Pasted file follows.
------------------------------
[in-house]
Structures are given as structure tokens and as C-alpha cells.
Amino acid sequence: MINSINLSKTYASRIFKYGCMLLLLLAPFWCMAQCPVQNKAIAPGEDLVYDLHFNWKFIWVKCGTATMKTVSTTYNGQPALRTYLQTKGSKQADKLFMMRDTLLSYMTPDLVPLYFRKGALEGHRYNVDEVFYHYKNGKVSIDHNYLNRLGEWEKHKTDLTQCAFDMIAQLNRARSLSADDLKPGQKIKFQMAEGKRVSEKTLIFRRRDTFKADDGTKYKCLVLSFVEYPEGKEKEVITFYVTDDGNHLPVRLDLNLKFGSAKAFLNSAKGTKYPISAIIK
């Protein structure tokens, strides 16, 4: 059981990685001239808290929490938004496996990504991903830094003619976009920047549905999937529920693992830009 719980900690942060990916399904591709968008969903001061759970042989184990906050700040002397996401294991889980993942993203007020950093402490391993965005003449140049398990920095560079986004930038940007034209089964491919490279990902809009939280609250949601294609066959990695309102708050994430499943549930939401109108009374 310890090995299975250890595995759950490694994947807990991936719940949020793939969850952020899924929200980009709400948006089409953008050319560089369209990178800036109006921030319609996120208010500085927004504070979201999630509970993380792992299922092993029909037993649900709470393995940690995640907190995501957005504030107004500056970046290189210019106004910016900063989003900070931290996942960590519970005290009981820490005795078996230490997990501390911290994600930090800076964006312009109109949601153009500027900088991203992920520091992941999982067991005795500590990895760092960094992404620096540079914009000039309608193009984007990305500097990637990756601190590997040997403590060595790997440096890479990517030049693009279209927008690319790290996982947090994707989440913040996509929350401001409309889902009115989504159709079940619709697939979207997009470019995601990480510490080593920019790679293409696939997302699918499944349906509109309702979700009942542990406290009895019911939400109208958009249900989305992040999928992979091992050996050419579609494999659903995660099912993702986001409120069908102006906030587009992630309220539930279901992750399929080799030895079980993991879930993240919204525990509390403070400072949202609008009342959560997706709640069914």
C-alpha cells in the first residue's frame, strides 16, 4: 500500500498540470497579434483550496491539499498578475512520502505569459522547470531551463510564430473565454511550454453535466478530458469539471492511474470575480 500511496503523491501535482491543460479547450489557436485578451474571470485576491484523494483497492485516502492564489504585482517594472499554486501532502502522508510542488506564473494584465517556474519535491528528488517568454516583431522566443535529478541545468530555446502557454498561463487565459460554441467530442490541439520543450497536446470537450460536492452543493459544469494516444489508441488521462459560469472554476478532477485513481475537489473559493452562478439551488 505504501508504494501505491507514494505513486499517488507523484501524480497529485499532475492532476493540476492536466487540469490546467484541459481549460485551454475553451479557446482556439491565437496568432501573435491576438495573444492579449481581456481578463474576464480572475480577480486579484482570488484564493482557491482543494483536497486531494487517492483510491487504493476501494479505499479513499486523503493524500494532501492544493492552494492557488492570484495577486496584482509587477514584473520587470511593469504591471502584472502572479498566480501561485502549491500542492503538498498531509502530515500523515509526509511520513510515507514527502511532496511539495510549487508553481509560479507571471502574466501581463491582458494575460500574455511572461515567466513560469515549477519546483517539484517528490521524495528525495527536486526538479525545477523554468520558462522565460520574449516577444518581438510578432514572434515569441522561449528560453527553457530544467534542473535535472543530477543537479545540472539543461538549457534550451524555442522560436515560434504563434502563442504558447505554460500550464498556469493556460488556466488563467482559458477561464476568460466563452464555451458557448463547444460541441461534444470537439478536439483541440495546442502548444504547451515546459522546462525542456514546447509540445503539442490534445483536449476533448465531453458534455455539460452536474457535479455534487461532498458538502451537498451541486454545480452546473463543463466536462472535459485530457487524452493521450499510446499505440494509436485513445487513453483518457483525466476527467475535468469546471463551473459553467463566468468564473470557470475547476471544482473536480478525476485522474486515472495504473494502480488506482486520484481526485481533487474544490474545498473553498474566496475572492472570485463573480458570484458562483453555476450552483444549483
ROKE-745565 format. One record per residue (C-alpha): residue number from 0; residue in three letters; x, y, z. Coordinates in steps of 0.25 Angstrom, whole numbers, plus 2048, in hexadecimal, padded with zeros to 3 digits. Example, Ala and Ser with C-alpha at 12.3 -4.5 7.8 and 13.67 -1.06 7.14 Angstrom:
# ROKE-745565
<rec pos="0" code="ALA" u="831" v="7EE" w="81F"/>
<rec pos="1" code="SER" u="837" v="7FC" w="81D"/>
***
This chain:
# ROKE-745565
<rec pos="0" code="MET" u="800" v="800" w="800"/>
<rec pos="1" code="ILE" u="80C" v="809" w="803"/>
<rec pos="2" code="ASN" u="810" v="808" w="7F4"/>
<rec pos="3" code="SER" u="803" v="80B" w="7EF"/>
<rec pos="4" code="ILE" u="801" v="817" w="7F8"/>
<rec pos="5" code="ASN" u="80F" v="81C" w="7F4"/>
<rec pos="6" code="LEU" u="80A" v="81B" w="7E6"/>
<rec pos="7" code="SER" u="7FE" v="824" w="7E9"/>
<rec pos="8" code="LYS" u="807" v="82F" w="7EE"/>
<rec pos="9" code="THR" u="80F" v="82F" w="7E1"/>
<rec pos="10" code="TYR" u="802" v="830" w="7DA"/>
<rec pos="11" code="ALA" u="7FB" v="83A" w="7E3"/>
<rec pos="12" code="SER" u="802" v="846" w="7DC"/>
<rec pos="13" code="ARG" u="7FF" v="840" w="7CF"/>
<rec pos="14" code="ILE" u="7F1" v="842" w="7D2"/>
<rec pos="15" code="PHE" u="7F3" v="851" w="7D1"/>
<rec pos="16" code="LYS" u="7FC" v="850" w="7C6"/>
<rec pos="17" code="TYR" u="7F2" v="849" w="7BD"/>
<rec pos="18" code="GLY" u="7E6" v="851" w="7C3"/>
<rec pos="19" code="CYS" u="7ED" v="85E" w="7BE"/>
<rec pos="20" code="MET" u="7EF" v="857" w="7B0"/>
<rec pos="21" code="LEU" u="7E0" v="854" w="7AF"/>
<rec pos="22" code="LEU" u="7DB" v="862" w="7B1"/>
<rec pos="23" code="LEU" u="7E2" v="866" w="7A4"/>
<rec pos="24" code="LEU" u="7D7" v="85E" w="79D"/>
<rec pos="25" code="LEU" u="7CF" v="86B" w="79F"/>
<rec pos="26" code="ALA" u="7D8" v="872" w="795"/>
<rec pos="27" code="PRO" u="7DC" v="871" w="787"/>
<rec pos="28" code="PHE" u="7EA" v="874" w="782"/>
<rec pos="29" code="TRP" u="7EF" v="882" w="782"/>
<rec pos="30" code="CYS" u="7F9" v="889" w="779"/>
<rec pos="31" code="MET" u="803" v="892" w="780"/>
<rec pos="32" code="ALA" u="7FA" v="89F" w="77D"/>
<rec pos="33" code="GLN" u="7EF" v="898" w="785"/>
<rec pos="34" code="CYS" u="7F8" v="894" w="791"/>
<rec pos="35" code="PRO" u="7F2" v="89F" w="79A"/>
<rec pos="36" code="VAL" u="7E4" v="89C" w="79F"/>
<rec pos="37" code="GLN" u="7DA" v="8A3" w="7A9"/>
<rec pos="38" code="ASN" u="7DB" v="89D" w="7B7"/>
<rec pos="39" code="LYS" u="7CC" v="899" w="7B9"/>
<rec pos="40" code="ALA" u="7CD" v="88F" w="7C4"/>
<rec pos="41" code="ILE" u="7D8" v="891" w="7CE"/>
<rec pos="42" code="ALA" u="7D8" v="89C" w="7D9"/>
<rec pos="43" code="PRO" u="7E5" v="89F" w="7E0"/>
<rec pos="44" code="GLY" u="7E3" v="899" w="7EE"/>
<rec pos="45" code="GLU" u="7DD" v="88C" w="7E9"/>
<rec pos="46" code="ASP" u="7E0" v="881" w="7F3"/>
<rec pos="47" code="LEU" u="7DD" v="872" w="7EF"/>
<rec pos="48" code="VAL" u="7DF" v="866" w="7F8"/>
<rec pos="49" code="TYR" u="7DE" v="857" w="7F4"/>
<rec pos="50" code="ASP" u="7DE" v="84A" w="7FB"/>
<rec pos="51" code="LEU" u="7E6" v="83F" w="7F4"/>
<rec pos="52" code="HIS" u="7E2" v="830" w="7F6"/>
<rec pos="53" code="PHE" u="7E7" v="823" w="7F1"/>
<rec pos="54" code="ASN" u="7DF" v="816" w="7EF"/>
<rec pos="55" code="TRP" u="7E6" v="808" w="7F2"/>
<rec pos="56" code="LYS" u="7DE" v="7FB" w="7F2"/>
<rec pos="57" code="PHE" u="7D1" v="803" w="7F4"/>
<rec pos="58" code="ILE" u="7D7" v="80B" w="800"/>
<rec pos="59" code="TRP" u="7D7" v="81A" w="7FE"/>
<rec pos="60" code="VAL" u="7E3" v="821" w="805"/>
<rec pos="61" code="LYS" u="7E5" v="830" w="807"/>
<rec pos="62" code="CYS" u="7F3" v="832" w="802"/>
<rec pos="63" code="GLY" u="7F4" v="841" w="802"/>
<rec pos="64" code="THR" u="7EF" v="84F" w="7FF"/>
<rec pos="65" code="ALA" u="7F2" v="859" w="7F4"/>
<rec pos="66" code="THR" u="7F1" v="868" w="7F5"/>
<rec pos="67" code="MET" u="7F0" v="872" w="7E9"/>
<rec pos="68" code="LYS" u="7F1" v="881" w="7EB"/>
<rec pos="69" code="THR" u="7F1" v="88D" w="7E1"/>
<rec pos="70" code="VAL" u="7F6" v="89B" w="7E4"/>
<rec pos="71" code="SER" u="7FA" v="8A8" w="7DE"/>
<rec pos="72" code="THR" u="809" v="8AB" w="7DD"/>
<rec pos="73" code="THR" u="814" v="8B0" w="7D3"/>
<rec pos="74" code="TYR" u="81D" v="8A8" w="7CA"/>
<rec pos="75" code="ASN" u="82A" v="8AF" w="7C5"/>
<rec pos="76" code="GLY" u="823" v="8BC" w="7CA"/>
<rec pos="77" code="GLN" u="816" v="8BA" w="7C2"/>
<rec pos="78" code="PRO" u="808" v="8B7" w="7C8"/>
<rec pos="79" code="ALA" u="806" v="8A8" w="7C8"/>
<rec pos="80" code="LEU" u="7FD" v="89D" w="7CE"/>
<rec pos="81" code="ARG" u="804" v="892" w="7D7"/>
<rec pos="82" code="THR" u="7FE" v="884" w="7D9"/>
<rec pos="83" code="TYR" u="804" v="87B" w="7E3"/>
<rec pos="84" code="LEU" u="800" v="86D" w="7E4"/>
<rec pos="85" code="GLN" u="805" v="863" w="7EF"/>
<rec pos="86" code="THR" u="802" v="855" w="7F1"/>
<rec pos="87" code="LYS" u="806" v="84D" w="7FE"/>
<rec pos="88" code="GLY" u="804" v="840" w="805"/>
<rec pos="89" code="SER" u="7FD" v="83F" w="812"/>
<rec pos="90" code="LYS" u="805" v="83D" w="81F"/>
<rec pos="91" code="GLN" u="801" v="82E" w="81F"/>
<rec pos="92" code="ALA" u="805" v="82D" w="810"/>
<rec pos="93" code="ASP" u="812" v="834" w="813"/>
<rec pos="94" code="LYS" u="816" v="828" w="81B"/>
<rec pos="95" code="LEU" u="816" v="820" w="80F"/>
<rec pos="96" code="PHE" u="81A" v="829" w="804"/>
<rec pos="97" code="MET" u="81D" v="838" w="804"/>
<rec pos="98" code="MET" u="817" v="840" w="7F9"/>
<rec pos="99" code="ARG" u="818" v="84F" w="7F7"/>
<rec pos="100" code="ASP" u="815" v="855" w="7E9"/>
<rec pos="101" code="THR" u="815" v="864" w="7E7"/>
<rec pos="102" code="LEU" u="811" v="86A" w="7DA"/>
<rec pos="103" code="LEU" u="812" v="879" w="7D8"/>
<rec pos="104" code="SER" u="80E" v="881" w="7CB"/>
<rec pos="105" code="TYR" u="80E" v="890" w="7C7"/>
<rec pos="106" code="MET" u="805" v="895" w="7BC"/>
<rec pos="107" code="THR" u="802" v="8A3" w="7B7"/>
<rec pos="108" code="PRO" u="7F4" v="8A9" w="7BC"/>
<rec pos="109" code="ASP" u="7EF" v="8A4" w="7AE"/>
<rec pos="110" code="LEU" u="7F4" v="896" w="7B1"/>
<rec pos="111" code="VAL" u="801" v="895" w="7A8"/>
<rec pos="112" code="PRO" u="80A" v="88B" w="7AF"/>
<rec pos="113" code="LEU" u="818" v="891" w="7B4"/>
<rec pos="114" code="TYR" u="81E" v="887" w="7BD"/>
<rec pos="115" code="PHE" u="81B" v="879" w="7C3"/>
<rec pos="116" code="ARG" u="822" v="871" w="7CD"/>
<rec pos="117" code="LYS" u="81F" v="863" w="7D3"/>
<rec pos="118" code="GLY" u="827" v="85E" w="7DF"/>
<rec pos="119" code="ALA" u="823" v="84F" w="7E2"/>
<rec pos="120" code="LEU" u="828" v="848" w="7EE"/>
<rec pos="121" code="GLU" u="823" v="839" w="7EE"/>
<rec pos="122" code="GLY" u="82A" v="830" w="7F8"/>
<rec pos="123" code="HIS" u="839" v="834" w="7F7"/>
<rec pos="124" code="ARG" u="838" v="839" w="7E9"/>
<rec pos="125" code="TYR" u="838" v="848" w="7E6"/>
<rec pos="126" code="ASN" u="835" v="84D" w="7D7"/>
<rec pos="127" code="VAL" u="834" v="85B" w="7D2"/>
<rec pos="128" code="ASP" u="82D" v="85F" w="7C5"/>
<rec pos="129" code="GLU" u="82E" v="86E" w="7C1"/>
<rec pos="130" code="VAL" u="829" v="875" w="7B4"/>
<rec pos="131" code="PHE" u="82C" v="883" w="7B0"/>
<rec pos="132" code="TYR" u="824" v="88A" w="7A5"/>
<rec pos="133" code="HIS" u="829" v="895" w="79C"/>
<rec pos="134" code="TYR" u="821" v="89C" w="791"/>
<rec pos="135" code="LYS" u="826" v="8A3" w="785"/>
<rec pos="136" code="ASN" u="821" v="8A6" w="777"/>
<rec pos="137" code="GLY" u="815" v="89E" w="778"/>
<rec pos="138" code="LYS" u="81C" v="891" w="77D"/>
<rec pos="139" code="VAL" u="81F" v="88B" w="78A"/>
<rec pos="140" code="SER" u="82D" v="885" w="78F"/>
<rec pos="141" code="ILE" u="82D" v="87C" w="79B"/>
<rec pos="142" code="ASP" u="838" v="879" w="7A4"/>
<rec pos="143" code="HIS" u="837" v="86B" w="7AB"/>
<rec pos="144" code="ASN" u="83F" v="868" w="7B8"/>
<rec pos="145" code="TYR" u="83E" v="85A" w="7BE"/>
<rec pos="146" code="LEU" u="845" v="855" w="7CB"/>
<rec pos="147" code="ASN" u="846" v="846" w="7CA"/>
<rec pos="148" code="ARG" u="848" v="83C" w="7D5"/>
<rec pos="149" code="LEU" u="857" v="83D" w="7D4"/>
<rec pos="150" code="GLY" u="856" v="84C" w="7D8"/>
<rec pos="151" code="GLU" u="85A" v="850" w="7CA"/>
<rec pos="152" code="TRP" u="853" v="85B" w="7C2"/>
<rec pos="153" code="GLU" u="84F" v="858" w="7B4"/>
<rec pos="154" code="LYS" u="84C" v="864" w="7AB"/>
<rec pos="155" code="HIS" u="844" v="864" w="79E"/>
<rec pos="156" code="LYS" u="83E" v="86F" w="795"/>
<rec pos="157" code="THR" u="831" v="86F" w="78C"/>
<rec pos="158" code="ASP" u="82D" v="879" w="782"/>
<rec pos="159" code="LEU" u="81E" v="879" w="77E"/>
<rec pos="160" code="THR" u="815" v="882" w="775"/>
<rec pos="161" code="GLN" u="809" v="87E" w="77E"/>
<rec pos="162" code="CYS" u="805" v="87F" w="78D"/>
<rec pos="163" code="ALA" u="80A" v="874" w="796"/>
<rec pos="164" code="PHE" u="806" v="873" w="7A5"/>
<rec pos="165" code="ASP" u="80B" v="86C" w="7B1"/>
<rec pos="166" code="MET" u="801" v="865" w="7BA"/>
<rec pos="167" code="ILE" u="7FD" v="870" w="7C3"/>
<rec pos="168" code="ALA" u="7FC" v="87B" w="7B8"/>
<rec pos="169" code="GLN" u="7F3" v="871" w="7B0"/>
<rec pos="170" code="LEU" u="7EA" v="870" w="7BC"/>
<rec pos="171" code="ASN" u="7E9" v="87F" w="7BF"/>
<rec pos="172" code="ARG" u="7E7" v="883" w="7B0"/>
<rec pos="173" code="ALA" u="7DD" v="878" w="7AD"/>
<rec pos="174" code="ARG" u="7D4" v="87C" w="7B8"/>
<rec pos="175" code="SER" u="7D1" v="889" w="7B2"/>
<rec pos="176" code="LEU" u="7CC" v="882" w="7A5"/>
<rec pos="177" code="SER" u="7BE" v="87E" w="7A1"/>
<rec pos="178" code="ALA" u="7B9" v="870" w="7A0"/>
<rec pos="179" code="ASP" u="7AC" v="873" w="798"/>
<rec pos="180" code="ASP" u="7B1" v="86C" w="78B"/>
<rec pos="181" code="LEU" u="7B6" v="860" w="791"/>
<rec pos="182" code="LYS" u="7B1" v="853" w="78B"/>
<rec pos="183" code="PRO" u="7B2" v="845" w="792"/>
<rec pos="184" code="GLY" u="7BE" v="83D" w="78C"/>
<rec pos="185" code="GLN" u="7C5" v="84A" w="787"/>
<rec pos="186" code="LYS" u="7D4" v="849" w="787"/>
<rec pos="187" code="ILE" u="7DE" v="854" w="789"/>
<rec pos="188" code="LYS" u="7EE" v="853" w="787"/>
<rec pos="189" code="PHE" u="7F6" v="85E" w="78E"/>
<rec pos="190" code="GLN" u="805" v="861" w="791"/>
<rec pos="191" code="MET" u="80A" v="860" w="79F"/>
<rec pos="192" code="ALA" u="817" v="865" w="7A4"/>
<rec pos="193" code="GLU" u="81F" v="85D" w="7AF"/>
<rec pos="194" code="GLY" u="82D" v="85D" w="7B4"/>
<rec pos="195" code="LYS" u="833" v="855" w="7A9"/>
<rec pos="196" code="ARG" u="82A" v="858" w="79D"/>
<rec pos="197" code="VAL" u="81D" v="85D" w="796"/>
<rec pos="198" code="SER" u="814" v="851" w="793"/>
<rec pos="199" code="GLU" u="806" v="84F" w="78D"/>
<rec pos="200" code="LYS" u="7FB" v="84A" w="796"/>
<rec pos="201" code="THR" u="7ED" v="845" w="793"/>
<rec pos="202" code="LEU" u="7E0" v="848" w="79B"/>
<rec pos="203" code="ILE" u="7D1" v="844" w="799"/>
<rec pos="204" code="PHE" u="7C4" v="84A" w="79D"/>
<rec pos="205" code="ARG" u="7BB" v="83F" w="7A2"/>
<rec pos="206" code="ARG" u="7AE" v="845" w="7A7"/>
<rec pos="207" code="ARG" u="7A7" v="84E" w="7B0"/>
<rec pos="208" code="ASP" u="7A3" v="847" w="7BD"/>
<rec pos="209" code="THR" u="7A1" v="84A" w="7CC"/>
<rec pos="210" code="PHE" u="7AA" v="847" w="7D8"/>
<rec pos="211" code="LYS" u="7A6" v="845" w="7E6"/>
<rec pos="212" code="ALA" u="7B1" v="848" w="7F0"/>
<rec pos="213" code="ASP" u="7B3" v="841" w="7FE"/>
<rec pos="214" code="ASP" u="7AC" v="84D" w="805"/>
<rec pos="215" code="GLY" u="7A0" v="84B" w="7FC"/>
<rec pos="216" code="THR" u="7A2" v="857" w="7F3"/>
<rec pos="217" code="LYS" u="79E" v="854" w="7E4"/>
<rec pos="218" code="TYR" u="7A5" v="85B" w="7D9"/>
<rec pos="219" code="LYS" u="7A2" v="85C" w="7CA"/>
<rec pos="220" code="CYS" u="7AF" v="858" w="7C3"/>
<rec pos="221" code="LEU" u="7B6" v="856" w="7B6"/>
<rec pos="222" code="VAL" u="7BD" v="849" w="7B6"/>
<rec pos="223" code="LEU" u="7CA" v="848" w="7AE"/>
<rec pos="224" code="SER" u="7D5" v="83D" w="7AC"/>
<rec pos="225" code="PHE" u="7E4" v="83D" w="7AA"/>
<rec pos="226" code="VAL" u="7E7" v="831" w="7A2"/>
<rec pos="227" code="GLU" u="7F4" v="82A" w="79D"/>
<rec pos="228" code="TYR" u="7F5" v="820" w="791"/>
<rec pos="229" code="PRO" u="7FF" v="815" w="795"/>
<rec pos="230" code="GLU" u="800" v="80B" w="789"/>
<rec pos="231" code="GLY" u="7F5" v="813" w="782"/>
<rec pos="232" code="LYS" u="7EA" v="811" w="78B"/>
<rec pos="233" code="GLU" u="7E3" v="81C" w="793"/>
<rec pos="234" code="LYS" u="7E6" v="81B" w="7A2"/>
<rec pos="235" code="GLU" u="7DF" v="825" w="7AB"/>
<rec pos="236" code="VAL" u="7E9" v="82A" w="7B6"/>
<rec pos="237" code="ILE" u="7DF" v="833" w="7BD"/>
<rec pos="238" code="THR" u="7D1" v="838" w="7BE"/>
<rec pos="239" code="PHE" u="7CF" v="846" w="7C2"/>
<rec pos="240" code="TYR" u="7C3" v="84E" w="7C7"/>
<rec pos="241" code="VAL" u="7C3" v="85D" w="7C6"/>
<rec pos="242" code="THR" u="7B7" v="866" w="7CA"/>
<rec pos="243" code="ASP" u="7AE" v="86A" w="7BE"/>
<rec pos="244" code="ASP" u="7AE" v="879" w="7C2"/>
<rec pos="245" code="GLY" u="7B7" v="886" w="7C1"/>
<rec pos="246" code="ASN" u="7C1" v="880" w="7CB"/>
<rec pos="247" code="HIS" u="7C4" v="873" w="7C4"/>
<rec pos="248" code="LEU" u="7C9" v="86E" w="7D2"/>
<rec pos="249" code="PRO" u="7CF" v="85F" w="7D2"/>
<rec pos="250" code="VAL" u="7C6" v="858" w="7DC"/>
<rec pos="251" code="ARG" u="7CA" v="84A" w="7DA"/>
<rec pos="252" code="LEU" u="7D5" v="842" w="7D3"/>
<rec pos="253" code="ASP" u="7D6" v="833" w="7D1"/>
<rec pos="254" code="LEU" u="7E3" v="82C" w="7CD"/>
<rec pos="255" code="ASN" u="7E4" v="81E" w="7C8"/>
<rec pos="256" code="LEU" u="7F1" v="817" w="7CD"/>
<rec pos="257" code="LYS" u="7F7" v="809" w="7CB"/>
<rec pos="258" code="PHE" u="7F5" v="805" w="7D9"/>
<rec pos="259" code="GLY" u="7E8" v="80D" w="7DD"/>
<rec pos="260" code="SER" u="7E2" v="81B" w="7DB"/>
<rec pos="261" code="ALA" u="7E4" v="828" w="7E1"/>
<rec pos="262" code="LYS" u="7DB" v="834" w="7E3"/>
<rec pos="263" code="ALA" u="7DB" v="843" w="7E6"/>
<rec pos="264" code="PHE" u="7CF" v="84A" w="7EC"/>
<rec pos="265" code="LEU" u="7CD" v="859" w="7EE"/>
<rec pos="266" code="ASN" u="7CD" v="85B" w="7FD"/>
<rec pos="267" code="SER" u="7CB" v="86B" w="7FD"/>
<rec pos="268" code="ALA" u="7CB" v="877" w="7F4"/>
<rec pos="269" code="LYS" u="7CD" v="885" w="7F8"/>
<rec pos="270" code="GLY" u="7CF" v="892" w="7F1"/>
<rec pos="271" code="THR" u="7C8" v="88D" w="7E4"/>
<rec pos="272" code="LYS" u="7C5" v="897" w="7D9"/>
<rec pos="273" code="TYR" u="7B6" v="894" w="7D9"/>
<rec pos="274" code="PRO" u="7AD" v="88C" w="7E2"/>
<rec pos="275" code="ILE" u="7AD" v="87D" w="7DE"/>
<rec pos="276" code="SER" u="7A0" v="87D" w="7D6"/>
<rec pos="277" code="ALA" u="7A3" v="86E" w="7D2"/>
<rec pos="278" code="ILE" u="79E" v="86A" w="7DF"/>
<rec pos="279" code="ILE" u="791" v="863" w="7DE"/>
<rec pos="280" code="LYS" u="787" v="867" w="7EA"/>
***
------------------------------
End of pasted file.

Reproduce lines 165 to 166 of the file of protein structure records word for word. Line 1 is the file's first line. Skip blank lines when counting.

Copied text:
<rec pos="152" code="TRP" u="853" v="85B" w="7C2"/>
<rec pos="153" code="GLU" u="84F" v="858" w="7B4"/>